CLEARWATER — City leaders squeezed a sweeter deal from the Clearwater Marine Aquarium on Tuesday in a tentative agreement to build a new downtown aquarium on city-owned land where City Hall now stands.
"We're upping the ante," said former Mayor Frank Hibbard, who is leading the aquarium's effort to convince voters to approve a Nov. 5 referendum on leasing the land to the aquarium. "It's a win-win for the city and the aquarium."
The Times reported Monday that Mayor George Cretekos was looking for a better deal for the city than the financial package the aquarium group first proposed.
In meetings with city officials Tuesday, aquarium leaders offered a new deal. The aquarium would pay a variable interest rate based on five-year U.S. Treasury bonds on the $7.5 million it has already promised to pay the city from a 50-cent admission surcharge over a period of years. Before Tuesday, the aquarium was planning to pay that sum without interest.
Once it has paid the $7.5 million, the aquarium will pay $250,000 a year for the remainder of the 60-year lease, up from the previously offered $150,000.
Cretekos now supports the deal and predicted it would pass unanimously at tonight's City Council meeting. Aquarium leaders have said it's important for the city government and aquarium to show a united face to the public on the issue.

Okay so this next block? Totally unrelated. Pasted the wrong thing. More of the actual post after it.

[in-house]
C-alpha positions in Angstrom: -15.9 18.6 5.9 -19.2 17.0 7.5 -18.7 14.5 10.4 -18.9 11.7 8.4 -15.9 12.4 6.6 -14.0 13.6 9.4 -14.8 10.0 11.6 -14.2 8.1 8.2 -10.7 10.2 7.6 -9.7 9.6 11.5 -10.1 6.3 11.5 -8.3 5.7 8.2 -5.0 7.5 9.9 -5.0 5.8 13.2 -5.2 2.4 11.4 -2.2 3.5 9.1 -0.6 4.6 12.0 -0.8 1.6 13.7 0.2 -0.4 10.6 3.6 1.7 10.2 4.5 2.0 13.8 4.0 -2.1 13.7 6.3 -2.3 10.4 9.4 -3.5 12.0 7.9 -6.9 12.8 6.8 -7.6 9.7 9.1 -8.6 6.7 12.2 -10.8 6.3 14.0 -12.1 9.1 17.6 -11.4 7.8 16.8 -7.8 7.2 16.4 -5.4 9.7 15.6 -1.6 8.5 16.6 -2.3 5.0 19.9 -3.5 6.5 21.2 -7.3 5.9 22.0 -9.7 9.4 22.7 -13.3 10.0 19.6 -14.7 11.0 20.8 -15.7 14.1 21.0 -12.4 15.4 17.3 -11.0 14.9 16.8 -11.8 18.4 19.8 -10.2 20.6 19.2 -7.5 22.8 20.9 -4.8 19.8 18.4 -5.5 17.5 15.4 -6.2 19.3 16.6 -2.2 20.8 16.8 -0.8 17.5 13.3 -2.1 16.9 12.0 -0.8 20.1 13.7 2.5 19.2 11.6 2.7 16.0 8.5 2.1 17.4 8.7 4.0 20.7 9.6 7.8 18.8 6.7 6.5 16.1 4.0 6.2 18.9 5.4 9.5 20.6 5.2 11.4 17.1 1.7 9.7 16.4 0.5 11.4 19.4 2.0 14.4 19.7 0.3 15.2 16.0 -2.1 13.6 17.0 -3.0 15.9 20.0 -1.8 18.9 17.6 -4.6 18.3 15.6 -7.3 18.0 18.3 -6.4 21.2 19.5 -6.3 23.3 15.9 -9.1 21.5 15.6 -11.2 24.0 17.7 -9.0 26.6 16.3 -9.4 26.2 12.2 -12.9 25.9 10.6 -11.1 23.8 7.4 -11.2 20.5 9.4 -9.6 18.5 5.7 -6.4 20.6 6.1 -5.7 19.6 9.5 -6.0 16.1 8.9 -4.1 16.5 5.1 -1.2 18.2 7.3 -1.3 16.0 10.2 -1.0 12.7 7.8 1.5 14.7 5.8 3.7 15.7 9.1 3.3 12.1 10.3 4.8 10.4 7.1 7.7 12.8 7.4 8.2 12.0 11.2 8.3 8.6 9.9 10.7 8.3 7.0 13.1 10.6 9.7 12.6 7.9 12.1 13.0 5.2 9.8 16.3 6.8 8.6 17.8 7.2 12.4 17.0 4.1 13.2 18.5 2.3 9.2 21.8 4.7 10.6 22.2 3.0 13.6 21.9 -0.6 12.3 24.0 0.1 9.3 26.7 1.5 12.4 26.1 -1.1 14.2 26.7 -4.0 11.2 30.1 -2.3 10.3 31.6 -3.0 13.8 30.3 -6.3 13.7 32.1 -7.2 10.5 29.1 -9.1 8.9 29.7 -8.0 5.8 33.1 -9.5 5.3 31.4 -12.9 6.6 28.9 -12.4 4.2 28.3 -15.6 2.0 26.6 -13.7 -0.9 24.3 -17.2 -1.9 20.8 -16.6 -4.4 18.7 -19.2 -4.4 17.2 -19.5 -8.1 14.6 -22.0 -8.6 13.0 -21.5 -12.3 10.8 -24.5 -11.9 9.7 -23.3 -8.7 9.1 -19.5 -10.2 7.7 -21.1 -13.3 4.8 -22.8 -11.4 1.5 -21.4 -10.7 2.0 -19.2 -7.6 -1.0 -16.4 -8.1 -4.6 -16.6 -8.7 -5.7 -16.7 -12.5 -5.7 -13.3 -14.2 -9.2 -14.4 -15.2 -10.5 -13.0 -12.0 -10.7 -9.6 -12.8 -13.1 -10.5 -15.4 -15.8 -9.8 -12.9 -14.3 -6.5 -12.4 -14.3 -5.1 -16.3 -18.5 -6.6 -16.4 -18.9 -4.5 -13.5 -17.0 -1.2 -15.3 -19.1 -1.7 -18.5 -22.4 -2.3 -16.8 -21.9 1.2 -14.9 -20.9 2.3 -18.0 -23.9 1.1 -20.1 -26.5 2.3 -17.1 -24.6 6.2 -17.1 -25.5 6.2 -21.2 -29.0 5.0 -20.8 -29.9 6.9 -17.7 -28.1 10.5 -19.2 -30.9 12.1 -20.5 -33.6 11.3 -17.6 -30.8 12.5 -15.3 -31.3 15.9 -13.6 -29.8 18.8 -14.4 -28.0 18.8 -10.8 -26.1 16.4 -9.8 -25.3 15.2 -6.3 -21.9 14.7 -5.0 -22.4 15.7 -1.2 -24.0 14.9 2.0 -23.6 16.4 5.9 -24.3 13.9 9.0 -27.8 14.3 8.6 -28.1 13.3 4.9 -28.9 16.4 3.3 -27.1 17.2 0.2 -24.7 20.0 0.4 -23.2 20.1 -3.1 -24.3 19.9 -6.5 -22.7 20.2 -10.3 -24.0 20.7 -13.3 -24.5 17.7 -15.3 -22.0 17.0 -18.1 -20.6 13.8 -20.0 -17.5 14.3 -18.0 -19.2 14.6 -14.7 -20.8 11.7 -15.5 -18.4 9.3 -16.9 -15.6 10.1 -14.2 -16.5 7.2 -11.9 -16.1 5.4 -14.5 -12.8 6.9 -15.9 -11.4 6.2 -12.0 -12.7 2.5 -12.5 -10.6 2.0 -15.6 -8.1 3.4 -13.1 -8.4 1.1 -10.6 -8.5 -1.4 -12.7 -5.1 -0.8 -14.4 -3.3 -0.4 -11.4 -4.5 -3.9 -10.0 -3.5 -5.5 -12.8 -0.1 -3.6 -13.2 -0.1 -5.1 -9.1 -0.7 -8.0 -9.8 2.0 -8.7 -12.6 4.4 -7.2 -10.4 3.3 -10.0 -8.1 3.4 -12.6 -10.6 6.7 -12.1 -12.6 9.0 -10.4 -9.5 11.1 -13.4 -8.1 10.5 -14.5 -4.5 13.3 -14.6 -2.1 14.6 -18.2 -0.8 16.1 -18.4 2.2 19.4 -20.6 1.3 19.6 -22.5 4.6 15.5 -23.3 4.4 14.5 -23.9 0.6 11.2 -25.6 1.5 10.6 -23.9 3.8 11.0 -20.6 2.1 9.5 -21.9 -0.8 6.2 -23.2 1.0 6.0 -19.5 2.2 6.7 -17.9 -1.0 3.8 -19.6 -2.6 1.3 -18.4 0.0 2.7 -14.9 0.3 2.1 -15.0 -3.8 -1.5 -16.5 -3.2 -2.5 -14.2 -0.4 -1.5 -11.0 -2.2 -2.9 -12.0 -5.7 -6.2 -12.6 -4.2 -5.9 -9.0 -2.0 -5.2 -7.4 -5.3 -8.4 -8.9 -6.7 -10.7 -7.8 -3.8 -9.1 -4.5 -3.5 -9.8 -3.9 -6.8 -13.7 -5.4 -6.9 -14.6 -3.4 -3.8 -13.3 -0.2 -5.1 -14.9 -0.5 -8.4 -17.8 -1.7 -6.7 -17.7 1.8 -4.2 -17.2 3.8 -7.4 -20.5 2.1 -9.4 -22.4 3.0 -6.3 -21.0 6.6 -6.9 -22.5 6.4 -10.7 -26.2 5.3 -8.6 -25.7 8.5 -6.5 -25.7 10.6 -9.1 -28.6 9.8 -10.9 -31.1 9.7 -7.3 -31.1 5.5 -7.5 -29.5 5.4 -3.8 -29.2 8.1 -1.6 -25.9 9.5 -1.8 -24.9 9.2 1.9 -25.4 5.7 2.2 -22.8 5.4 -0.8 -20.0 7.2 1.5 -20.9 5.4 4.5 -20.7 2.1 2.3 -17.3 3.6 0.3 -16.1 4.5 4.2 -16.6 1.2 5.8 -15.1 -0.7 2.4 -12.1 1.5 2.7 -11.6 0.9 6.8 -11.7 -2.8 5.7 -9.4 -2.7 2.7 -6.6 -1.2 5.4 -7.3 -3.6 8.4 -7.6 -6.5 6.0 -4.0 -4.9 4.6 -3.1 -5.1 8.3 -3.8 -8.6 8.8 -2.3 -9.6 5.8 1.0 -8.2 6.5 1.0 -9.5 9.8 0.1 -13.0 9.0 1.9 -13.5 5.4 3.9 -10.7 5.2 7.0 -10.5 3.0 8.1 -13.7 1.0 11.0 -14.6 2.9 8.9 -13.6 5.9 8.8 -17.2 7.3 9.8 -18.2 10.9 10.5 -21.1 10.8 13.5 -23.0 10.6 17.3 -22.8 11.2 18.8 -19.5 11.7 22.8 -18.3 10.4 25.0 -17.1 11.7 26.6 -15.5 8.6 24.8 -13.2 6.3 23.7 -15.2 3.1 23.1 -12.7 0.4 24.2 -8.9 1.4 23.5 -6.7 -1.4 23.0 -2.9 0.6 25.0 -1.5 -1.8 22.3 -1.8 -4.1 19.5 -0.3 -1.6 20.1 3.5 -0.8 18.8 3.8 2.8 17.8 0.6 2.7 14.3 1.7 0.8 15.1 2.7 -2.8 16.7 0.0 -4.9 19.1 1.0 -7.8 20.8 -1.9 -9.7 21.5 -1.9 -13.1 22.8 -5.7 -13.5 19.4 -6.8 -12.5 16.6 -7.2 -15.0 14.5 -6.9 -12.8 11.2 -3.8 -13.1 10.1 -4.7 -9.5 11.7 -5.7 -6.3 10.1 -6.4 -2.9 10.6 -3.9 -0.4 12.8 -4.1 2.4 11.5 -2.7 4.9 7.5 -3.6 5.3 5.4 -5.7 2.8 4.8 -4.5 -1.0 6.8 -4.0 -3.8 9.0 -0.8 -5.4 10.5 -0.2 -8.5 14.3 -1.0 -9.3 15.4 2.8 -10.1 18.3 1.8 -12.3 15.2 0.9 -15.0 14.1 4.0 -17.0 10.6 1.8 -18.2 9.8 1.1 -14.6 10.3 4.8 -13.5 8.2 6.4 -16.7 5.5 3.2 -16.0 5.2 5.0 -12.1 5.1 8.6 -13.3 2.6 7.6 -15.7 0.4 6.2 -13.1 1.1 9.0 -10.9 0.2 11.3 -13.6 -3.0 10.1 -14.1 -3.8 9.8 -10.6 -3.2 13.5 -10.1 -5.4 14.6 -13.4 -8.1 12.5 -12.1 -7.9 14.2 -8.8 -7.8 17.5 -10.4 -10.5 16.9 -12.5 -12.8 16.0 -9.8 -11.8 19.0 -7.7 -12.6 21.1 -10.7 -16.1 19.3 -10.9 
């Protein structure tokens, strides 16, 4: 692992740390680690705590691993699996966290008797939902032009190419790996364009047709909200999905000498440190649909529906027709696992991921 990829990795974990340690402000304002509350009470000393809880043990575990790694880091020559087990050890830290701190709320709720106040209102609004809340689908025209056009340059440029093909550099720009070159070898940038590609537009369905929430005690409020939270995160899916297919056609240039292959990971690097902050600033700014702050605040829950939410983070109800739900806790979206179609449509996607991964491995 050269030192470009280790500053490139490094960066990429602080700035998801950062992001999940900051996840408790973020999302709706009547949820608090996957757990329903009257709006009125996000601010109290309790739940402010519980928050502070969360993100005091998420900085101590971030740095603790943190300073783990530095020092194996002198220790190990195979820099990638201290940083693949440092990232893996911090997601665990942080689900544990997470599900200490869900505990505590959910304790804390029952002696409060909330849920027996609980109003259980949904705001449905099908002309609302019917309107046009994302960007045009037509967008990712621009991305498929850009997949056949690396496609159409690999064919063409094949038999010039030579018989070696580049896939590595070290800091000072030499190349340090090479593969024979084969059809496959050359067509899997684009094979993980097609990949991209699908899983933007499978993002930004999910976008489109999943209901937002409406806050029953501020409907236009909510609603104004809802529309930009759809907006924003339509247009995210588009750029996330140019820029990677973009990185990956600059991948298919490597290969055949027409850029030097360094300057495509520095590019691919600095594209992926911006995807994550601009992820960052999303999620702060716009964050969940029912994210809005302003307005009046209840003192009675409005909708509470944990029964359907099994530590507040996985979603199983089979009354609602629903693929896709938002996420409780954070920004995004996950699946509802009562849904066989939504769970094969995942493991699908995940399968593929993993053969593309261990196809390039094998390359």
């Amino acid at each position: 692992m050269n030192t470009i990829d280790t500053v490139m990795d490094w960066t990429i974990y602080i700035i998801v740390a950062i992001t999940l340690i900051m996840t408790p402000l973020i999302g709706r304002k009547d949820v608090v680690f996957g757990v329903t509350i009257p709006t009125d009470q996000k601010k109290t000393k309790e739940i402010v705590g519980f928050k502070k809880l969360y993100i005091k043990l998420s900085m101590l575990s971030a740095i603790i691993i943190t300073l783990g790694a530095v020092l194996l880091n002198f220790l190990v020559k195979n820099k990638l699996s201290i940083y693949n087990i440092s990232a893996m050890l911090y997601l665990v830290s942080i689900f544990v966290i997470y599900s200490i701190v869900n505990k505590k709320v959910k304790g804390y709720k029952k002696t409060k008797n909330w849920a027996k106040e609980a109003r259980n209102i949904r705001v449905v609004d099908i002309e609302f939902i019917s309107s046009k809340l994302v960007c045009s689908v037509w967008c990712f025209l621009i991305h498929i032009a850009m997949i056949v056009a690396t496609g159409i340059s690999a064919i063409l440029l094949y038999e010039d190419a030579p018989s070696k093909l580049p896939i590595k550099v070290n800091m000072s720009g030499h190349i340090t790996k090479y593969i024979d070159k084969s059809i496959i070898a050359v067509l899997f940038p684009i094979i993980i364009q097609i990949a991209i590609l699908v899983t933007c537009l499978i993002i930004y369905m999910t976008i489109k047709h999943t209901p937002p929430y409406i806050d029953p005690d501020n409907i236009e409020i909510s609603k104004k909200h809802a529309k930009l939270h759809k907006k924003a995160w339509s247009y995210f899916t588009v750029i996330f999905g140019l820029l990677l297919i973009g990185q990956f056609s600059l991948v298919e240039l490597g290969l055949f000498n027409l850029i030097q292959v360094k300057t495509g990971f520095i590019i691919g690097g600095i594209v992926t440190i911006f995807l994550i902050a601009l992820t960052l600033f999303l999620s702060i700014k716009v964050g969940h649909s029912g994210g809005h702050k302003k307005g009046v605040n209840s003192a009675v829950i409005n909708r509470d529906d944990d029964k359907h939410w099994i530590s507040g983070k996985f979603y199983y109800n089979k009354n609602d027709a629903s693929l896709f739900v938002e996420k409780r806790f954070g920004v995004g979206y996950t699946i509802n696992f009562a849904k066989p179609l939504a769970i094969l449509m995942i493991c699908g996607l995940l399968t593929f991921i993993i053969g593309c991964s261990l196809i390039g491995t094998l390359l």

Aquarium officials also huddled with City Council member Bill Jonson to address his concerns about the original proposal. Jonson said he is now "pleased" with the deal, but said he never decides how to vote before listening to public comments at meetings.
Politically, better financial terms "can only help" persuade voters to support the project, Hibbard said.
Cretekos agreed, saying that the major concerns he's heard, including that the city wasn't charging enough for the land lease and fears that tax money might be used to build the new aquarium, are now explicitly addressed in written form.
The Pinellas County Property Appraiser has placed the value of the City Hall property at $16.4 million. However, Cretekos and Hibbard said Tuesday that a city-commissioned appraisal taking into account that the aquarium is only leasing the property and can only build an aquarium on it, placed the value at $6.5 million.
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